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Beta Beta

Beta is a numeric value that measures the variability of a stock to fluctuations in the stock market. When the benchmark index, such as the NSE Nifty, is compared to the returns of a specific stock, a pattern emerges that reveals the stock’s openness to market risk.

Calculation Of Beta

Let us understand how is Beta Calculated before we move ahead with understanding the application of the concept of Beta.

Beta Coefficient(β) = Variance (Rm​) / Covariance (Re​, Rm​)

where:

Re​ = The return on an individual stock

Rm = The return on the overall market

Covariance = How changes in a stock’s returns arerelated to changes in the market’s returns

Variance = How far the market’s data points spreadout from their average value​

Application Of Beta

This information aids the investor in accessing his risk profile and taking a decision accordingly whether to invest in a stock that is highly volatile with the market or a less volatile one.

Beta calculation is used to help investors understand whether a stock moves in the same direction as the rest of the market. It also provides insights about how volatile or how risky a stock when compared to the rest of the market. Ultimately, an investor usually uses beta to try to gauge how much risk a stock is adding to a portfolio. While a stock that deviates very little from the market doesn’t add a lot of risk to a portfolio, it also doesn’t increase the potential for greater returns.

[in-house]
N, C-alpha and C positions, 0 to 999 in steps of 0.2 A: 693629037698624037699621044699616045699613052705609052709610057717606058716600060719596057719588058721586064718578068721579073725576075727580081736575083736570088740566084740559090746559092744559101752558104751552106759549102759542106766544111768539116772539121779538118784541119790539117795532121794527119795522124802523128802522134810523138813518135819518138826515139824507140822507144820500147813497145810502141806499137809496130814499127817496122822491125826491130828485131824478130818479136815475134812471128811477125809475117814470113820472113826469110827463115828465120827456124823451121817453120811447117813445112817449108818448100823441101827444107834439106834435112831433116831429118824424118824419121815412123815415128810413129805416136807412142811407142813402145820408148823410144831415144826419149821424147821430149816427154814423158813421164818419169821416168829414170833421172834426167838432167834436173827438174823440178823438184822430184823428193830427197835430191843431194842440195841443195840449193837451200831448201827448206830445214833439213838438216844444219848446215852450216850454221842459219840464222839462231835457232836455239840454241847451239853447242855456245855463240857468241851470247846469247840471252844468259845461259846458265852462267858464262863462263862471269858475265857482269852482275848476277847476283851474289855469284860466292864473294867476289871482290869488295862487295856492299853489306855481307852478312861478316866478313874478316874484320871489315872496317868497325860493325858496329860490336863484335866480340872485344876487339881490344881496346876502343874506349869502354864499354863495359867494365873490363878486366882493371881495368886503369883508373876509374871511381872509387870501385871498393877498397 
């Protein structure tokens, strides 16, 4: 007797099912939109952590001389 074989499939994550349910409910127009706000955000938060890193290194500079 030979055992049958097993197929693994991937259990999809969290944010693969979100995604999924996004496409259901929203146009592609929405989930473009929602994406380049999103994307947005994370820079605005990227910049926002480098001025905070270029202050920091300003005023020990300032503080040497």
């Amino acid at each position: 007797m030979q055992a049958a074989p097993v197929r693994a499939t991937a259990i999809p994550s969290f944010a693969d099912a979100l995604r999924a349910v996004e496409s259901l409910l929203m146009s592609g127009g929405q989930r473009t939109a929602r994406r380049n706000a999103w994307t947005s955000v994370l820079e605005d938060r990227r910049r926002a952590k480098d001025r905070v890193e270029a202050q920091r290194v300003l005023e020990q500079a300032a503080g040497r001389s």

Types Of Beta

Beta Value Equal to 1.0

If a stock has a Beta of 1, it will indicate that the stock is strongly correlated with the market. A stock with a beta of 1.0 has systematic risk. However, the beta calculation can’t detect any unsystematic risk.

Beta Value Less Than One

A beta value that is less than 1.0 means that the security is theoretically less volatile than the market. Including this stock in a portfolio makes it less risky than the same portfolio without the stock.

Beta Value Greater Than One

If the beta coefficient is greater than 1, it means that the stock is more volatile than the market.

For example, if beta is 1.3 and the market is predicted to increase by 10%, the stock should increase by 13% which means that the stock would be 30% more volatile.

Negative Beta Value

Some stocks have negative betas. A beta of -1.0 means that the stock is inversely correlated to the market benchmark. This stock could be thought of as an opposite, mirror image of the benchmark’s trends. So, in this case if the market moves up the stock would move in a downward trend.

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